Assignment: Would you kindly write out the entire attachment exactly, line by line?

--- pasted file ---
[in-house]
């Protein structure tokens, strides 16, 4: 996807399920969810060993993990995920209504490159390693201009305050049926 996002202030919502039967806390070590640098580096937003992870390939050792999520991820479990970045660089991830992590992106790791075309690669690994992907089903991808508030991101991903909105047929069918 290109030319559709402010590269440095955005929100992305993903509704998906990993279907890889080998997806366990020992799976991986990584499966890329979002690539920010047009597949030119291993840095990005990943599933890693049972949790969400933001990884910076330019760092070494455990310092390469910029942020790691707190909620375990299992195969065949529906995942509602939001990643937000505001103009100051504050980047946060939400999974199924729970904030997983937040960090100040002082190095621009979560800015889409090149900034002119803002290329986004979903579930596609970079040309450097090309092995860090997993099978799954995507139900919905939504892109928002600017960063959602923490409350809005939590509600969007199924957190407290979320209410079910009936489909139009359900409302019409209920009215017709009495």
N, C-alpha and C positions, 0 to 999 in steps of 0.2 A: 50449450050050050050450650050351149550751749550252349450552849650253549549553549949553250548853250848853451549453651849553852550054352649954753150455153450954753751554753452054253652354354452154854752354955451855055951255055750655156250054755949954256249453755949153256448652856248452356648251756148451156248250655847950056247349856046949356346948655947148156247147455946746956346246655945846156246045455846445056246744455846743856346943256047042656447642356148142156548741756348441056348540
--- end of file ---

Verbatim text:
[in-house]
């Protein structure tokens, strides 16, 4: 996807399920969810060993993990995920209504490159390693201009305050049926 996002202030919502039967806390070590640098580096937003992870390939050792999520991820479990970045660089991830992590992106790791075309690669690994992907089903991808508030991101991903909105047929069918 290109030319559709402010590269440095955005929100992305993903509704998906990993279907890889080998997806366990020992799976991986990584499966890329979002690539920010047009597949030119291993840095990005990943599933890693049972949790969400933001990884910076330019760092070494455990310092390469910029942020790691707190909620375990299992195969065949529906995942509602939001990643937000505001103009100051504050980047946060939400999974199924729970904030997983937040960090100040002082190095621009979560800015889409090149900034002119803002290329986004979903579930596609970079040309450097090309092995860090997993099978799954995507139900919905939504892109928002600017960063959602923490409350809005939590509600969007199924957190407290979320209410079910009936489909139009359900409302019409209920009215017709009495």
N, C-alpha and C positions, 0 to 999 in steps of 0.2 A: 50449450050050050050450650050351149550751749550252349450552849650253549549553549949553250548853250848853451549453651849553852550054352649954753150455153450954753751554753452054253652354354452154854752354955451855055951255055750655156250054755949954256249453755949153256448652856248452356648251756148451156248250655847950056247349856046949356346948655947148156247147455946746956346246655945846156246045455846445056246744455846743856346943256047042656447642356148142156548741756348441056348540